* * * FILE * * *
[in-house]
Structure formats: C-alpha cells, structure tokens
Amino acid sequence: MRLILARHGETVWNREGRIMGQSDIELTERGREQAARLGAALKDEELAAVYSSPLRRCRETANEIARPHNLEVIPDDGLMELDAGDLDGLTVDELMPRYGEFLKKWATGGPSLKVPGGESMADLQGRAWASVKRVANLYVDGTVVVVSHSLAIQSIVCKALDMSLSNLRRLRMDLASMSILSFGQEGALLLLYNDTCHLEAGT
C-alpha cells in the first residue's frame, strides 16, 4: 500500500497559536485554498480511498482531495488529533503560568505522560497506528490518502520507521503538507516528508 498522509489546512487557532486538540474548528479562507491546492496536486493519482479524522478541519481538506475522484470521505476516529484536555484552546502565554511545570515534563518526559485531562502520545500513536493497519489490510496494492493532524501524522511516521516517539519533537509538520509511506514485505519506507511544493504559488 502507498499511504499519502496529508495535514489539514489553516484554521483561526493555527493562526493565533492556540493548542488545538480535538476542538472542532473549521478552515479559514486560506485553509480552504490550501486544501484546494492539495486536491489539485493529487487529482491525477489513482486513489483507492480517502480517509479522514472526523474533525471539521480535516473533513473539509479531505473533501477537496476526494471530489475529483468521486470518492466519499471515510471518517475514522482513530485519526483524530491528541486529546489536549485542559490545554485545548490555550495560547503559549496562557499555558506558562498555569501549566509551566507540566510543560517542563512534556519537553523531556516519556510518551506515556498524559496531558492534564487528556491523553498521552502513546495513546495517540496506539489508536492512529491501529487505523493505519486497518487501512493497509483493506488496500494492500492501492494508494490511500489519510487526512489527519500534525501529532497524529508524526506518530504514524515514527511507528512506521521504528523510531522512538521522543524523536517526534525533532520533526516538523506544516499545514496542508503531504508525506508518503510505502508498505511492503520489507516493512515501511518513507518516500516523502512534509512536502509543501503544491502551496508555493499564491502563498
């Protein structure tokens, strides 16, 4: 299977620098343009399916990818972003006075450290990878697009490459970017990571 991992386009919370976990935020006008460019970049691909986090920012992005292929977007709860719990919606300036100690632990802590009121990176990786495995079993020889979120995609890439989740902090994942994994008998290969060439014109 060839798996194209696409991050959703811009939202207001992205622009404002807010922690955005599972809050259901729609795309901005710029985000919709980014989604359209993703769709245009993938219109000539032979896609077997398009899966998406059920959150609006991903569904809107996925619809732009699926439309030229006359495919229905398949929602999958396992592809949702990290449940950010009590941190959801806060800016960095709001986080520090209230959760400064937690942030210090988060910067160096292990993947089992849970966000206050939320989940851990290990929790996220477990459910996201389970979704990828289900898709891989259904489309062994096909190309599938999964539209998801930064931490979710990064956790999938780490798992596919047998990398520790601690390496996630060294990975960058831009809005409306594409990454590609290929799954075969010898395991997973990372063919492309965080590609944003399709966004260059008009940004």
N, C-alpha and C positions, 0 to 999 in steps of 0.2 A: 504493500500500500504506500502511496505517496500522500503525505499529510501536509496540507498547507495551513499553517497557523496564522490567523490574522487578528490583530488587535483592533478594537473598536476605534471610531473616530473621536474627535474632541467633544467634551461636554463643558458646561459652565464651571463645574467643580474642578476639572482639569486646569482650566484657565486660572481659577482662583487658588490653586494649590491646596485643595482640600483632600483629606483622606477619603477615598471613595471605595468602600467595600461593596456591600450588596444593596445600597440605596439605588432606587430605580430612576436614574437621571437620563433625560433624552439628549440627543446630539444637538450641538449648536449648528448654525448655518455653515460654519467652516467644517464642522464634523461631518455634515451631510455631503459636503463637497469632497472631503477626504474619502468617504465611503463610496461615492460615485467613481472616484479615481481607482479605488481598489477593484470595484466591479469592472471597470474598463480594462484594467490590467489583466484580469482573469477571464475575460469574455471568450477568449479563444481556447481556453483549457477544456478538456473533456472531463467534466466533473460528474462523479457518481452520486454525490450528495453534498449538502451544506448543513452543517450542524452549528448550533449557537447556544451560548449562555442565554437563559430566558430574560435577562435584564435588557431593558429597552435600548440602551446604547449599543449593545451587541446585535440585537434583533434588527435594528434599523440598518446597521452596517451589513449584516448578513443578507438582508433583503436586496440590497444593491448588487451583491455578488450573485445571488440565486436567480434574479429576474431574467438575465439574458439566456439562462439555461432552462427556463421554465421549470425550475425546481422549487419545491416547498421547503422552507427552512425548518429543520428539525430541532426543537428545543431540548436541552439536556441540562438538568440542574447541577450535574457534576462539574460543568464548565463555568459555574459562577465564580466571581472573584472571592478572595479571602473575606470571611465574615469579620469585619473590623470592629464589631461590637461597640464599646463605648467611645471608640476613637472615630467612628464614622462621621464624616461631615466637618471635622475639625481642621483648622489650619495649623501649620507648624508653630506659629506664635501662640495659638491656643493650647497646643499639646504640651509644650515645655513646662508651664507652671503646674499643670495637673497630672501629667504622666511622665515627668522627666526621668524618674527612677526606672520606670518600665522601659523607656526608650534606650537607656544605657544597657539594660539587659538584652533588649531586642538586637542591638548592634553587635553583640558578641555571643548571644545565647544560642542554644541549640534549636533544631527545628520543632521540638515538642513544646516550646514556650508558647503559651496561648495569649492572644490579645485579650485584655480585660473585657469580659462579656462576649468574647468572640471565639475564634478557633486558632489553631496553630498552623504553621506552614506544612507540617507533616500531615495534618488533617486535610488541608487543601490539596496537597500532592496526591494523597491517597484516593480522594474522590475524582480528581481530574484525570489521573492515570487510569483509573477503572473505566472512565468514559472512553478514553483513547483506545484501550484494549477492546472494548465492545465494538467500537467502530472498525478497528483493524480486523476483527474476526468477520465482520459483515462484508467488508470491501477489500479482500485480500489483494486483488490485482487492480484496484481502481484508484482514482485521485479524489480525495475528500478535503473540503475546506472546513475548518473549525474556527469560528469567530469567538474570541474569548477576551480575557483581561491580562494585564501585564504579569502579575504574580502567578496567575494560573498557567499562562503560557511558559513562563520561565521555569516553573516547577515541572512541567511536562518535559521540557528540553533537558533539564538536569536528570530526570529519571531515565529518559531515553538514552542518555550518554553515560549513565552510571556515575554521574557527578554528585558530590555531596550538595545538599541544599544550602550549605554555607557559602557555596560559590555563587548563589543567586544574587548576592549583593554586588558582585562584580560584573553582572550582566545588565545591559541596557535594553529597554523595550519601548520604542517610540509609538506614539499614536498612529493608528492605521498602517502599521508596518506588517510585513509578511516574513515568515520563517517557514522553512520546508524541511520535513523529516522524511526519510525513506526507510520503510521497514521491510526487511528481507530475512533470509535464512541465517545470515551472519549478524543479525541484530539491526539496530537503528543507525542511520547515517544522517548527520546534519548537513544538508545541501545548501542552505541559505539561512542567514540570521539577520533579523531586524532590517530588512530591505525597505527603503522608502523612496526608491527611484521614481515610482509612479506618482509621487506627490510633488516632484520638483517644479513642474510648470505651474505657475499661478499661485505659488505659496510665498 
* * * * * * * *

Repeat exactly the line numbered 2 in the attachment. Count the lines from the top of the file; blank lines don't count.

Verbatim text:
Structure formats: C-alpha cells, structure tokens